Reporting from Washington — The surprisingly robust job growth last month showed the economy has healed enough to shake off bad weather, the West Coast ports slowdown and a rising dollar that made U.S. goods more expensive abroad.
But the labor market wasn't strong enough to produce more than a minor boost to Americans' wages.
"Clearly that's the bus that has yet to arrive," said Mark Hamrick, Washington bureau chief of financial information website Bankrate.com. "There's a lot to celebrate in this report, but the wage component is quite sobering."
U.S. employers added 295,000 net new jobs in February while the unemployment rate fell to a post-Great Recession low of 5.5%, the Labor Department said Friday.
The job creation exceeded economists' forecast of 230,000 jobs.
February's job growth was an improvement over January's 239,000, which was revised down Friday by 18,000, and bolstered the expectation that the Federal Reserve would start raising its rock-bottom benchmark interest rate in June.
With a rate hike appearing more certain, the Dow Jones industrial average dropped sharply Friday. It was down about 188 points in mid-session trading.
February was the 12th straight month in which the nation added at least 200,000 net new jobs, the best streak since 1994-95.
Part of the reason the unemployment rate fell to its lowest level since May 2008 was that about 178,000 job-seekers dropped out of the labor force. That caused the labor force participation rate to tick down by a tenth of a percentage point to 62.8%, near a more-than-three-decade low.
"You may quibble over some of the details, but it's hard to argue over a report that has 295,000 jobs as a headline," said Gus Faucher, senior economist at PNC Financial Services Group.
Still, economists were disappointed to see wage growth slow significantly last month. Average hourly earnings rose by just 3 cents, or 0.01%, to $24.78 after an encouraging 13-cent increase in January.
For the 12 months ended Feb. 28, wages rose by only 2%. Although that's well above the low inflation rate, it's not nearly the level economists would like to see coming out of a deep recession.
"That's the missing piece of the labor market puzzle: better wage growth," Faucher said.
Economists keep anticipating its arrival, only to be disappointed.
"I fully expect that as the labor market continues to strengthen, as I hope it will, that wage growth will move up, and Americans will find that they're getting a raise," Fed Chairwoman Janet L. Yellen told lawmakers last week. "That would be a symptom of a healthier job market."
Hopes were lifted after Wal-Mart Stores Inc. announced this month that it would raise the minimum pay for its workers to $9 an hour in April, $1.75 more than the federal minimum wage. Analysts said the move showed more competition for workers.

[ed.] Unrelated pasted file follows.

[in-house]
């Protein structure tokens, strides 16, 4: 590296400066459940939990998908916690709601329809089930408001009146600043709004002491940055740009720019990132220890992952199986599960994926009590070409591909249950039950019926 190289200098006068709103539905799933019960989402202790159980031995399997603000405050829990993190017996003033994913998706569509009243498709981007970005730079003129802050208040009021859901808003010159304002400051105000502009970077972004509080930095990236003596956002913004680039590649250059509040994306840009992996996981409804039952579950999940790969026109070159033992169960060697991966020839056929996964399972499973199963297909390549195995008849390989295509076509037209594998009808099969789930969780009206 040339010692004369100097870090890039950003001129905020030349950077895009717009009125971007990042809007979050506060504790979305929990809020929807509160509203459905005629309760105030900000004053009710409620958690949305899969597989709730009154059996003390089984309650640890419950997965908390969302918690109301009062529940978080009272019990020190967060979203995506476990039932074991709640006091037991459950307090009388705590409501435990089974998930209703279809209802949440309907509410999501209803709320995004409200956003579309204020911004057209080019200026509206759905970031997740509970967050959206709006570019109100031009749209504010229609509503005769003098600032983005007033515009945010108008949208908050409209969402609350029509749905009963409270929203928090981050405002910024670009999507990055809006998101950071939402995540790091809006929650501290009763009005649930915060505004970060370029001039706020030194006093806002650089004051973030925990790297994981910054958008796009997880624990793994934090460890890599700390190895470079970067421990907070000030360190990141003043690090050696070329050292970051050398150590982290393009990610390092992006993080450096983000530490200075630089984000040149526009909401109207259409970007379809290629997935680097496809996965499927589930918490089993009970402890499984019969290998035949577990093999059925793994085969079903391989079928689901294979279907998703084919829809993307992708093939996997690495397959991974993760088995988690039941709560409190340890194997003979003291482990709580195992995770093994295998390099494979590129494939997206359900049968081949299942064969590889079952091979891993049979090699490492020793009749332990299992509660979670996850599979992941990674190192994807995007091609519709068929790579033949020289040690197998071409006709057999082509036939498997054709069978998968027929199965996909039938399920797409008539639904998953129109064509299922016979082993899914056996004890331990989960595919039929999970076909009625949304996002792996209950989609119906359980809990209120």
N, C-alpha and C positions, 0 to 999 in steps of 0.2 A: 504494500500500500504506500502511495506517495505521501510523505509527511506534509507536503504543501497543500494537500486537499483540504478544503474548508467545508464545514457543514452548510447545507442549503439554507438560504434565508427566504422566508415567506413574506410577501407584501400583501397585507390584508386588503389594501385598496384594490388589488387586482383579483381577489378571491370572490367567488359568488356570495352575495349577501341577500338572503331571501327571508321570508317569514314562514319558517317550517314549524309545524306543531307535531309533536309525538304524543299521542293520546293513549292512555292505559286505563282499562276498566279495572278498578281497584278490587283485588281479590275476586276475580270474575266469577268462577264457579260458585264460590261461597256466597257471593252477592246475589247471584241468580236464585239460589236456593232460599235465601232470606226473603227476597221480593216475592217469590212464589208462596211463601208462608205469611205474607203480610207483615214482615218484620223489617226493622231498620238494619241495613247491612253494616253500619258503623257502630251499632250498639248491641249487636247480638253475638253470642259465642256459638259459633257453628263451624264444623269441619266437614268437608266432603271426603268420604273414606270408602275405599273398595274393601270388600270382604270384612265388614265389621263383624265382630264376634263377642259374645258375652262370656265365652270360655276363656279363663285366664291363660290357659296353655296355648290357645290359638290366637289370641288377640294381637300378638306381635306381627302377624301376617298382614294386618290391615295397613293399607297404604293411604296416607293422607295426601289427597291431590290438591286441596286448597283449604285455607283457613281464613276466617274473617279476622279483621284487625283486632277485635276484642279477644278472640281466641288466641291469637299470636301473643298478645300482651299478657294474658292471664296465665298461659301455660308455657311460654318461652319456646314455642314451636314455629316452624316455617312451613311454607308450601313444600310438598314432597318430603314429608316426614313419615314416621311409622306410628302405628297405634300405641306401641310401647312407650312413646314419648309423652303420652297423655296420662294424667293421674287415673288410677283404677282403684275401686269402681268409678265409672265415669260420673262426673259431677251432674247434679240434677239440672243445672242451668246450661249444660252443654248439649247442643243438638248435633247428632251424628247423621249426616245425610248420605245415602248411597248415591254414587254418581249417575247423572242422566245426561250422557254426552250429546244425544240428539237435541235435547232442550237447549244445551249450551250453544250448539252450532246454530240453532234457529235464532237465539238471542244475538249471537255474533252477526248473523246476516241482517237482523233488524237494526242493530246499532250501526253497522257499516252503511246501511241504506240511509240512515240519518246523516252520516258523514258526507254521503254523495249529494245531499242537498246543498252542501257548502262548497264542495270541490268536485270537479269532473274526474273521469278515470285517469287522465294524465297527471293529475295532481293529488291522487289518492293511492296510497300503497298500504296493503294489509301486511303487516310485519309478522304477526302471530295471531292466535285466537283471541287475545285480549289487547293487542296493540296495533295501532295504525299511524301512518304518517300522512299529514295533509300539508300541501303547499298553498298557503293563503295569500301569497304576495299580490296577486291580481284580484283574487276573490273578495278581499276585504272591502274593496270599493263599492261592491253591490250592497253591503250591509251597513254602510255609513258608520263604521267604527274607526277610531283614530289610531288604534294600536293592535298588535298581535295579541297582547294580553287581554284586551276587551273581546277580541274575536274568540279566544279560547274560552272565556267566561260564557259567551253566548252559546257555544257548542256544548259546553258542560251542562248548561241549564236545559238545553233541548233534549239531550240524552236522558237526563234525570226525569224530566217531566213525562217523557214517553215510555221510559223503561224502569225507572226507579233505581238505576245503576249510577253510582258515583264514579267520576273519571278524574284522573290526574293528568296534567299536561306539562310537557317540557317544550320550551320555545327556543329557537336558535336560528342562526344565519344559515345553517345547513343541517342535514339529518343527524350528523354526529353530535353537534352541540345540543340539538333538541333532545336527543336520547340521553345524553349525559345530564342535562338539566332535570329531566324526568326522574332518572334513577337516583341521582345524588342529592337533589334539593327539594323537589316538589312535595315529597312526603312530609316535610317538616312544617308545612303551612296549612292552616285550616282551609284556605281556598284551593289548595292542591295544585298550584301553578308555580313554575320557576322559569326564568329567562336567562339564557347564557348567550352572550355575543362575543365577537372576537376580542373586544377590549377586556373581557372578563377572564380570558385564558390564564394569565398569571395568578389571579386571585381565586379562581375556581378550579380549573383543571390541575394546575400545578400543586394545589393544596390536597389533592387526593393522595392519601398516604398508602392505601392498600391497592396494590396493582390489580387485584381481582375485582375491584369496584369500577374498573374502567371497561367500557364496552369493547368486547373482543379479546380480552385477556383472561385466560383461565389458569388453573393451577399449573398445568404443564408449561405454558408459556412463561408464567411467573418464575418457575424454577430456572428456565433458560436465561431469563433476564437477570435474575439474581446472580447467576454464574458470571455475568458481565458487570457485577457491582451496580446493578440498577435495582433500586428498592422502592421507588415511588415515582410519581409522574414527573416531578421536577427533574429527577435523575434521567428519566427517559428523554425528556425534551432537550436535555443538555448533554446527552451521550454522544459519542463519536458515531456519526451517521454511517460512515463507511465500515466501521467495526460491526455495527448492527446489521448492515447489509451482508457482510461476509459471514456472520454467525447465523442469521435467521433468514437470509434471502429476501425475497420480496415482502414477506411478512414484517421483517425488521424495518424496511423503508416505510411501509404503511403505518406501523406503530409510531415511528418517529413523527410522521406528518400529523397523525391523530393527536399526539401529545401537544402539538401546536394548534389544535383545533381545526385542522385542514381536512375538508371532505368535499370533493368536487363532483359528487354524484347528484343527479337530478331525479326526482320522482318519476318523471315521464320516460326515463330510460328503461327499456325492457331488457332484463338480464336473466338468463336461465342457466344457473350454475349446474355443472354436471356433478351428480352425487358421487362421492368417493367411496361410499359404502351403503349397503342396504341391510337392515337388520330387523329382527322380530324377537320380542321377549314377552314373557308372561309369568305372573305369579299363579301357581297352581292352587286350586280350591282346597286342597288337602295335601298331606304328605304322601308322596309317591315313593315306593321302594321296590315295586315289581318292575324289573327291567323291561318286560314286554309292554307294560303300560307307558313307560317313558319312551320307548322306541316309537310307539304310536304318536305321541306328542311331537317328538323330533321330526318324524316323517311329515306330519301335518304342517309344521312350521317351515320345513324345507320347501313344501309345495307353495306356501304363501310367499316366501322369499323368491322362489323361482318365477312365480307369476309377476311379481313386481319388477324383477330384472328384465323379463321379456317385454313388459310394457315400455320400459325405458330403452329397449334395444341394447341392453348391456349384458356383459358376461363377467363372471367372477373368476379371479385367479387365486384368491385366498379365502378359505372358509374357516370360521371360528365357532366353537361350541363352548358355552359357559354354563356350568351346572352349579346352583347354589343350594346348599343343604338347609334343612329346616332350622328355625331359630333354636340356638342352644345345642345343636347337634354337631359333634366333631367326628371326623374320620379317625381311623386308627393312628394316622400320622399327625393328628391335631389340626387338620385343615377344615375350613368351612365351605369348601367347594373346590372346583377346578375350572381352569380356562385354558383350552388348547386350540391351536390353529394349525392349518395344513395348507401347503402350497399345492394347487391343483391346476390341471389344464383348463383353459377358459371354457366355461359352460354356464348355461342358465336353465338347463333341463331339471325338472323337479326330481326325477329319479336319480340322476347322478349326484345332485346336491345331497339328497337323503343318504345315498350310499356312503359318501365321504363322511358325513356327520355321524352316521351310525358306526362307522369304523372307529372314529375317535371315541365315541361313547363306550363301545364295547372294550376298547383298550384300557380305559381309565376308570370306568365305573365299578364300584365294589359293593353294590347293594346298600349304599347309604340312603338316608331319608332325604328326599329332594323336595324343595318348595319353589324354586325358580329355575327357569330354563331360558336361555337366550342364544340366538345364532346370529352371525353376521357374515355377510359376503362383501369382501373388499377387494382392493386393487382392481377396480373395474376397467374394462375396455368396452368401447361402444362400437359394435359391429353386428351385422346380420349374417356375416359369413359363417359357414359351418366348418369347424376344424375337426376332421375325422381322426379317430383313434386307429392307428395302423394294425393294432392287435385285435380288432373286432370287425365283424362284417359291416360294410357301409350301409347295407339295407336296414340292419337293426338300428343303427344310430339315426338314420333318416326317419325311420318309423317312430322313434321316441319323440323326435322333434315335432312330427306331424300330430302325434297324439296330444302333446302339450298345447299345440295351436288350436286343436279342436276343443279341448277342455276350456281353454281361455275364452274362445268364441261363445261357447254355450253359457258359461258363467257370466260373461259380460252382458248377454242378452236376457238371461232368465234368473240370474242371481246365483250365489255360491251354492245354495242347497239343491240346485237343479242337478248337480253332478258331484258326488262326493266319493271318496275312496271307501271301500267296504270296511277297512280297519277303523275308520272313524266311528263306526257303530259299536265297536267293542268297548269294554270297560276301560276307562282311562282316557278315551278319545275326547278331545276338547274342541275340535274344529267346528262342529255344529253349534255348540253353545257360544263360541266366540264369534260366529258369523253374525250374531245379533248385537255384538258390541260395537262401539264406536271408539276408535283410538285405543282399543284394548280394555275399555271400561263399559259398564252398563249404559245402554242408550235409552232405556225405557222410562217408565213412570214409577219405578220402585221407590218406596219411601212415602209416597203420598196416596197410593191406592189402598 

But that competition still might only be for low-wage jobs, Hamrick said. And increases in pay for those positions don't boost overall earnings by much.
Friday's report showed that some of the strongest job growth last month was in lower-paying sectors.
Restaurants and bars added 59,000 net new jobs and retailers increased their payrolls by 32,000.
But analysts said there were some positive signs in the report that fueled expectations that wage growth will pick up this year.
The higher-paying construction industry added 29,000 net new jobs despite bad weather in the Northeast and Midwest. Manufacturing, another good -paying field, boosted payrolls by 8,000.
Some economists pointed to improvements in the Labor Department's employment cost index, which factors in benefits and other compensation as well as wages. The index was up 0.6% in the fourth quarter of last year, a much faster pace than wage growth.
And workers appear more confident that they can get a better job. The so-called quits rate was 1.9% in December, near its highest level since mid-2008.
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10:25 a.m.: A previous version of this article stated that the so-called quits rate rose to 1.9% in December, its highest level since mid-2008. The highest level was 2% in September.
"I do think we will see better wage growth in 2015," Faucher said.
And he's not alone. Economists in Bankrate.com's quarterly survey forecast average hourly earnings would rise 2.5% this year, which would be a significant improvement over the 2% annual rate through February.
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